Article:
The tale of Sir Gawain and the Green Knight is one of the oldest and most renowned pieces of medieval literature in the whole world. Composed in old English by an anonymous 14th century author, the story charts the journey of Sir Gawain and the challenges he encounters on his way to meet the eponymous Green Knight. David Lowry’s adaptation of this chivalric romance can best be described as a work of art, and his longtime collaborator-composer Daniel Hart plays the integral role of shaping the film’s unique soundscape, and goddamn is it unique or what. Equal parts medieval folk, contemporary electronica and avant-garde minimalism, this is a beautifully chaotic concoction unlike any other.

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Album Highlights: Shaped by Your Hands, I Promise You Will Not Come to Harm, Child Thou Art a Pilgrim, Excalibur

Being the Ricardos (Daniel Pemberton)


Being the Ricardos marks the third successful collaboration between writer-director Aaron Sorkin and musician Daniel Pemberton. Amazon’s film takes places during a tempestuous week of production on set of the iconic television sitcom I Love Lucy, exploring the complex relationship and behind-the-scenes drama between the show’s leads played by Nicole Kidman and Javier Bardem. What Pemberton has conjured is a soundscape that is evocative of its times; a lush and at times tragic, thematically rich orchestral score that harkens back to a bygone era-the Golden Age of Hollywood-and it’s nothing short of breathtaking, in every sense of the word. Pemberton does it again.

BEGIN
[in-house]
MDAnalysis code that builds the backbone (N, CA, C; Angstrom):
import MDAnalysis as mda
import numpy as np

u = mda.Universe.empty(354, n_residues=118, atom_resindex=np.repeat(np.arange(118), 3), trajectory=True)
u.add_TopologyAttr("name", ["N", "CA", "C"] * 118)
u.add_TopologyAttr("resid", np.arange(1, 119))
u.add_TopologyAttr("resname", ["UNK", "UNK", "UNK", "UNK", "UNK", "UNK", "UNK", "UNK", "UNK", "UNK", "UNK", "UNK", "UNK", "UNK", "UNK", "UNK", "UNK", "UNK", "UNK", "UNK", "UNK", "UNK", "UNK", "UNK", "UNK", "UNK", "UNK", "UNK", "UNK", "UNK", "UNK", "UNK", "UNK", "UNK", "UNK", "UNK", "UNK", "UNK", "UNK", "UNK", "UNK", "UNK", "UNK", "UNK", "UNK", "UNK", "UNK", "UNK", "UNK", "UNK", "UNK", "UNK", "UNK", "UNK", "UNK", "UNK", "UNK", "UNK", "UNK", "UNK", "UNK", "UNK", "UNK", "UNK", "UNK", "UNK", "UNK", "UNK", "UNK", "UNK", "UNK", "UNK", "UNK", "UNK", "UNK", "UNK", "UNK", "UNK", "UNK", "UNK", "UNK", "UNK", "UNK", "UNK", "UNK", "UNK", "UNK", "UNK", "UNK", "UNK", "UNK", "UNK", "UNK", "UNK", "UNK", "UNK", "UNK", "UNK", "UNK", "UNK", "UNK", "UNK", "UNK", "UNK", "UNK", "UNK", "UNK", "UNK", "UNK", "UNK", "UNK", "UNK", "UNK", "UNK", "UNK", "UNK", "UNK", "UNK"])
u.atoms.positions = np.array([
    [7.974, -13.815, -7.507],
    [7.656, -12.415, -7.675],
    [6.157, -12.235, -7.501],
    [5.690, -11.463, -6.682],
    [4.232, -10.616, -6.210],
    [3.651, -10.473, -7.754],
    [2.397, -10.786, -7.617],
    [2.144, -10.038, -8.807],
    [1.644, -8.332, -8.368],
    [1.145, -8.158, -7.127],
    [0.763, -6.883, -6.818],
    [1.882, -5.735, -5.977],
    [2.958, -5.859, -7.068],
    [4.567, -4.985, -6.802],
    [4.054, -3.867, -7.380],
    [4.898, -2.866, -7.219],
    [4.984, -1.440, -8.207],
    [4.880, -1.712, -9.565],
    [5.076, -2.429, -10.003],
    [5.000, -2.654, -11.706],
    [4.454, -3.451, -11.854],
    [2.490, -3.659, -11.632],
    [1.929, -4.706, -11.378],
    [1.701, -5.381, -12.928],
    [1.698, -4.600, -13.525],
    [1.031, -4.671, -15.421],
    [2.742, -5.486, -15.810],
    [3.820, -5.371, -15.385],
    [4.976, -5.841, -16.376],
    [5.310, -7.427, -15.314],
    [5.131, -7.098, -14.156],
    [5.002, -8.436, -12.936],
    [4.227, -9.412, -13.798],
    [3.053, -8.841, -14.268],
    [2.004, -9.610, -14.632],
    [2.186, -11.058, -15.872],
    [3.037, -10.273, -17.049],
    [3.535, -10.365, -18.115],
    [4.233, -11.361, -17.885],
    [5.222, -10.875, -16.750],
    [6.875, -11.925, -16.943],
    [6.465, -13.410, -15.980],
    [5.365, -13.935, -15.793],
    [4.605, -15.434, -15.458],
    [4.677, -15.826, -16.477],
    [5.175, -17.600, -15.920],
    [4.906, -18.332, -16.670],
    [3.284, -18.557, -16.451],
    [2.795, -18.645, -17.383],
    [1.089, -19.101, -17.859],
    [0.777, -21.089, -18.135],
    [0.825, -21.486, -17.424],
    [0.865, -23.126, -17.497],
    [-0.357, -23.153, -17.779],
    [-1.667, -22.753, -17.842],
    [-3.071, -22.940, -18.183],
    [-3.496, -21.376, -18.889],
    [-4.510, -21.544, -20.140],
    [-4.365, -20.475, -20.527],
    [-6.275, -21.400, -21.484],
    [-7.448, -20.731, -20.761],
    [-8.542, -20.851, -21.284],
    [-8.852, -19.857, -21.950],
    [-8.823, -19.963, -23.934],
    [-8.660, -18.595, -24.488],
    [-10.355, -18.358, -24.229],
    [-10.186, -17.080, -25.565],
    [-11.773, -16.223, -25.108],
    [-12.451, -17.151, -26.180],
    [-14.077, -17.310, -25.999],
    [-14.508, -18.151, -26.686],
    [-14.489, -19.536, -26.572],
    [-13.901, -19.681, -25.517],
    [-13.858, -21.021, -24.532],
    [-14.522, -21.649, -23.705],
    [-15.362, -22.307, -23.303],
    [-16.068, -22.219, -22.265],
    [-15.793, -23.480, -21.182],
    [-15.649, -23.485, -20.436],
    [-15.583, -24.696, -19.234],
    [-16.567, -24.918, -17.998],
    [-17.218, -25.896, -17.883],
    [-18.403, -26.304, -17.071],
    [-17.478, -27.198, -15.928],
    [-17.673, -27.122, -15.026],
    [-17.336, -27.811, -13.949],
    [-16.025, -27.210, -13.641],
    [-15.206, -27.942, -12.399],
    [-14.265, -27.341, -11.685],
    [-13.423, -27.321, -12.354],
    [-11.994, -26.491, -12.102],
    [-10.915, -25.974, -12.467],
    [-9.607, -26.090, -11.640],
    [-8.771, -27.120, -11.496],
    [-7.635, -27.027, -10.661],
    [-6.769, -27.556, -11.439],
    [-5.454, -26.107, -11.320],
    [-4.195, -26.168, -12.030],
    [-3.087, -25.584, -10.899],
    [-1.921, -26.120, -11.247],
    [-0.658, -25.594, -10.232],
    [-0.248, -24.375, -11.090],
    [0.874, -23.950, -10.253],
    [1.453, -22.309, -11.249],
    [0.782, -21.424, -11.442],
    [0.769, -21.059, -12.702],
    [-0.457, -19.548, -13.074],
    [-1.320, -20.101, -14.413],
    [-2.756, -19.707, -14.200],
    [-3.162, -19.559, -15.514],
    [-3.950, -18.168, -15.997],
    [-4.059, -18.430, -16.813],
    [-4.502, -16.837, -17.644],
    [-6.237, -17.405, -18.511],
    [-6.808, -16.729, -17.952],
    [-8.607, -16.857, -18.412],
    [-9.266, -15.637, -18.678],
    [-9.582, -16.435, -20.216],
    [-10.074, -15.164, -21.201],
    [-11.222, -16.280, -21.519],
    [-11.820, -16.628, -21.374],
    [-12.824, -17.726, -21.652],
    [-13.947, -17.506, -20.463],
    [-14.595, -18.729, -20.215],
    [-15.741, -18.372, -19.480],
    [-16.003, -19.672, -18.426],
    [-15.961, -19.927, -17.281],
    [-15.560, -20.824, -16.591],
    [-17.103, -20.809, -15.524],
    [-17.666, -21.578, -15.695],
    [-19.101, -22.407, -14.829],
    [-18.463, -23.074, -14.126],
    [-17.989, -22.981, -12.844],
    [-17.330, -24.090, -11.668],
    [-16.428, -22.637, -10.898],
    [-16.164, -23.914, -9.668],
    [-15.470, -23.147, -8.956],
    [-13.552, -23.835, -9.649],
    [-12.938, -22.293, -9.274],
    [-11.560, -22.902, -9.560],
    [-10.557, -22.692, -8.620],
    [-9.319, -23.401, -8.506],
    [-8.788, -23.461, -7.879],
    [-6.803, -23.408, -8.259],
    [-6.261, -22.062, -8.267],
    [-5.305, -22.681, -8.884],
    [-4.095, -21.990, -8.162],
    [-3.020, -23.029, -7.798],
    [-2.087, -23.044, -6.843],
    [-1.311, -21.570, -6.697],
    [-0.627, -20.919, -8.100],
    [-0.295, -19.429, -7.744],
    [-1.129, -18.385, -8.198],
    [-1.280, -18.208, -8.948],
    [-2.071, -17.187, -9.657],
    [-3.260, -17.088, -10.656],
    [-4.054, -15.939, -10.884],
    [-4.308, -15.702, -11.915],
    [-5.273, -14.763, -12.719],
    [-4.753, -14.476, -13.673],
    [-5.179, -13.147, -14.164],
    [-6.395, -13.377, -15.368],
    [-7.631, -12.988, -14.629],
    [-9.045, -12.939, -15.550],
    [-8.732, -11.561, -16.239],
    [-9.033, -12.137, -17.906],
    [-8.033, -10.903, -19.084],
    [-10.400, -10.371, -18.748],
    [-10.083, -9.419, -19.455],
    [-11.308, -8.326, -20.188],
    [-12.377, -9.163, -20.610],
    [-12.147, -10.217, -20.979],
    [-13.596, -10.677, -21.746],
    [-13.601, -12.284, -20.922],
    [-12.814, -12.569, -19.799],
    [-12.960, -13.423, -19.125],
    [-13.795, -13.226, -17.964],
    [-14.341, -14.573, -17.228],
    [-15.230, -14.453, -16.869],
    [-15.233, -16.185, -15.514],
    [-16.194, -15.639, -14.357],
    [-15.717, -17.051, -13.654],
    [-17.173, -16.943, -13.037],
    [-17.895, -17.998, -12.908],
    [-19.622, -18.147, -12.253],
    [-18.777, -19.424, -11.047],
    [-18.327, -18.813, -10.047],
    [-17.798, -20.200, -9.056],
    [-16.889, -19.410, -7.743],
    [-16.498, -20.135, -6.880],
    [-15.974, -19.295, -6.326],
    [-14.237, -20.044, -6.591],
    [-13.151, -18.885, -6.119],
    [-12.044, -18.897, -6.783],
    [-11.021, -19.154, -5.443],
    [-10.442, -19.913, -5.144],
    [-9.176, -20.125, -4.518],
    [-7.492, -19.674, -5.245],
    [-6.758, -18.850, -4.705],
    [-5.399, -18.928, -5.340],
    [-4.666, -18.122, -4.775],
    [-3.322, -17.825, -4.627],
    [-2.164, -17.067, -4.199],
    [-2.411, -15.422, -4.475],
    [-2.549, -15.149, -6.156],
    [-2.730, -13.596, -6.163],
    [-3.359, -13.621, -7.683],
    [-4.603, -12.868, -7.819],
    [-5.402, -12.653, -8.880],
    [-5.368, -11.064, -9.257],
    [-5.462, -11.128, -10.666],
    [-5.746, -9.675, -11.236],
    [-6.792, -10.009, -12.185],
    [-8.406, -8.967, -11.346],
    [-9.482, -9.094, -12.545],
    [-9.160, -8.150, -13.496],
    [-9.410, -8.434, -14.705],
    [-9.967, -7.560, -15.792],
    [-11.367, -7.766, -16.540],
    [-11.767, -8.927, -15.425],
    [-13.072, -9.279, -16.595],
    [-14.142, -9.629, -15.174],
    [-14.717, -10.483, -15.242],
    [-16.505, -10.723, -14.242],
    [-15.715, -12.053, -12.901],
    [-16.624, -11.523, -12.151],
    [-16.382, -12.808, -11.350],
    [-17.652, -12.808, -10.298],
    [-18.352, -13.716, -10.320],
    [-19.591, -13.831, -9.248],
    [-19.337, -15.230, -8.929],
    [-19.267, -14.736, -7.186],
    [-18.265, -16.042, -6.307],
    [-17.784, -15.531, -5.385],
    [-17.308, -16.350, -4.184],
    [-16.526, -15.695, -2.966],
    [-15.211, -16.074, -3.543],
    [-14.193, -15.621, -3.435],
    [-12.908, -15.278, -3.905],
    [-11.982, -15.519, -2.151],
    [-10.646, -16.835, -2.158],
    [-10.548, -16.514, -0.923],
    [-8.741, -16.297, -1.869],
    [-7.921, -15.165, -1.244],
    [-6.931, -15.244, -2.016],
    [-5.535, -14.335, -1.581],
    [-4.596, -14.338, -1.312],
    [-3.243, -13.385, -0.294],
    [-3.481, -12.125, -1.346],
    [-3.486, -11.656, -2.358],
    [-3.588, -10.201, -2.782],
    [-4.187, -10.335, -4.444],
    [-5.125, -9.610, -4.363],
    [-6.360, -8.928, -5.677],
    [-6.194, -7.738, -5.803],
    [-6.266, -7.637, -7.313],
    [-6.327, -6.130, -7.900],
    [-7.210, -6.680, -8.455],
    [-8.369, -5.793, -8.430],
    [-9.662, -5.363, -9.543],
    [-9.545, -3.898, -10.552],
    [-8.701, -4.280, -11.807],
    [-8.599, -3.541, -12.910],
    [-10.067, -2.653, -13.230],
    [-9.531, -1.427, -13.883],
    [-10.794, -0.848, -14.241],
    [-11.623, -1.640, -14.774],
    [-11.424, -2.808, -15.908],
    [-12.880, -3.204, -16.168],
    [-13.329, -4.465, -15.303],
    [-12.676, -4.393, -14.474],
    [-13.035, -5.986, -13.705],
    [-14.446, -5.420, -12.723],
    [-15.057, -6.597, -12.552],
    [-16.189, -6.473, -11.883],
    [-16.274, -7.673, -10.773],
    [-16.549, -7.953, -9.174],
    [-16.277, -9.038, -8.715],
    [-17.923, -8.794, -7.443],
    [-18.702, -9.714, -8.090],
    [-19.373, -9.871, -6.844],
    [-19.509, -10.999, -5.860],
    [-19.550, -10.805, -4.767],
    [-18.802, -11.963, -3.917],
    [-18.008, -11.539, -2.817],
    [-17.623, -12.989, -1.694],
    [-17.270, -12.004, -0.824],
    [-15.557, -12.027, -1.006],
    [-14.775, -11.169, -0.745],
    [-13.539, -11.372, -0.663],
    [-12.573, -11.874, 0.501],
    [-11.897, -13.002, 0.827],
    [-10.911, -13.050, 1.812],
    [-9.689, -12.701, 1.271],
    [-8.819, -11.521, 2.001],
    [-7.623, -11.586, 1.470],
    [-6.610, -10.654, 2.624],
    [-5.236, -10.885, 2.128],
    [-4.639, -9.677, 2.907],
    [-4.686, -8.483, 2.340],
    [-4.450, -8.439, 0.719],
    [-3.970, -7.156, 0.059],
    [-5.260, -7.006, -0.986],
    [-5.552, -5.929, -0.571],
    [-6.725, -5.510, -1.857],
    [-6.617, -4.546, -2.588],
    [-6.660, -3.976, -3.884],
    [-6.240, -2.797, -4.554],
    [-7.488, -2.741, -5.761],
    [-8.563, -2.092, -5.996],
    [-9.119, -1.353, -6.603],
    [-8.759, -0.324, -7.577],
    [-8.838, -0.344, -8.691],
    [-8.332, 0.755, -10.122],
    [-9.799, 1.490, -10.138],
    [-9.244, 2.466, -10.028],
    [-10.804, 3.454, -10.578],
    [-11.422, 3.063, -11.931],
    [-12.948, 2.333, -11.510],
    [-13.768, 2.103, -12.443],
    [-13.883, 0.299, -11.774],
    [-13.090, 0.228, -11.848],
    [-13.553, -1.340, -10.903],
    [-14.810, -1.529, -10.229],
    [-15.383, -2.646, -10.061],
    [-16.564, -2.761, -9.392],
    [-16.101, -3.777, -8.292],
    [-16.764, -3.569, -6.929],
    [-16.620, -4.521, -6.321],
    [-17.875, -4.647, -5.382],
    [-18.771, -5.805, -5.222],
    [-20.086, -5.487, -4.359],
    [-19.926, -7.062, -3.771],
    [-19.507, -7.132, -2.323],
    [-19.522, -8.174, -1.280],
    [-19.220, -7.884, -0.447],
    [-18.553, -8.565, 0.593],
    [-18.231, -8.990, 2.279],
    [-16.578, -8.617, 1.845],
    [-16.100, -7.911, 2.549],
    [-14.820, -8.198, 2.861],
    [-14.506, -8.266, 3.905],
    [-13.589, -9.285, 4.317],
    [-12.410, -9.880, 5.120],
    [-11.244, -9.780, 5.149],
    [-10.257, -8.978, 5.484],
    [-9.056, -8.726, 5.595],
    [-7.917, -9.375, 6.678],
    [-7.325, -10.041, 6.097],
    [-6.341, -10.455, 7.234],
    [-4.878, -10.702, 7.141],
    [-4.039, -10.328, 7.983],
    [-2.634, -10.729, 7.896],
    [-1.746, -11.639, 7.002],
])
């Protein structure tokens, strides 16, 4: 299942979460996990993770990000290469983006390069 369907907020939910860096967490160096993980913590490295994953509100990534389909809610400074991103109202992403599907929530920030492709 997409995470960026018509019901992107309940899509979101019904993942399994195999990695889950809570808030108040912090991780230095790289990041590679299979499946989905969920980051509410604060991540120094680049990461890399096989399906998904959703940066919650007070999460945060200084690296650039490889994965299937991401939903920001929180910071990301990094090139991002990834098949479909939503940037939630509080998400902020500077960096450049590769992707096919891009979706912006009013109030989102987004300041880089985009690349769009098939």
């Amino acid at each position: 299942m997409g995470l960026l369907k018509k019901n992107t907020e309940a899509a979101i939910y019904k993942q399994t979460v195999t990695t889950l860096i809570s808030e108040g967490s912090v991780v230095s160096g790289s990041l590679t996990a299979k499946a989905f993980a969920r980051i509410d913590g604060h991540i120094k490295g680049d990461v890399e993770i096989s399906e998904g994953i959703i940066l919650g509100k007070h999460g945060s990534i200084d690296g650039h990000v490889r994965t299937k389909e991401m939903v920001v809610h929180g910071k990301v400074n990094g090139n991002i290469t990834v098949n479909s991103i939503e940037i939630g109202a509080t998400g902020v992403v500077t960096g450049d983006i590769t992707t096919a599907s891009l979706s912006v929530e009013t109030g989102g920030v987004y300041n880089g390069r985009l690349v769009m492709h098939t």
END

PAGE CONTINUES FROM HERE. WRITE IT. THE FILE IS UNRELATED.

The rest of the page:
Album Highlights: RKO Pictures, It Needs to be Fixed, I Care About You, The End of a Dream

Luca (Dan Romer)


After the release of multiple animated films based on heavy themes about life & death, Pixar makes a return to something less serious with Luca. A light-hearted, coming-of-age tale set in the 1950’s Italian riviera, Luca is just the kind of optimistic escapism that both children and adults need in their lives right now, especially with the whole COVID drama. Accompanying this fun filled affair is Dan Romer’s exquisitely beautiful score which functions as both a delightful love letter to Italian film music, as well as showcasing the innate talent of the up-and-coming composer. Despite losing the opportunity to score No Time to Die, Romer has churned out one of 2021’s best with Luca, and that’s certainly worth celebrating.

Album Highlights: Meet Luca, That’s the Dream, The Portorosso Cup, How to Find the Good Ones

Encanto (Germaine Franco)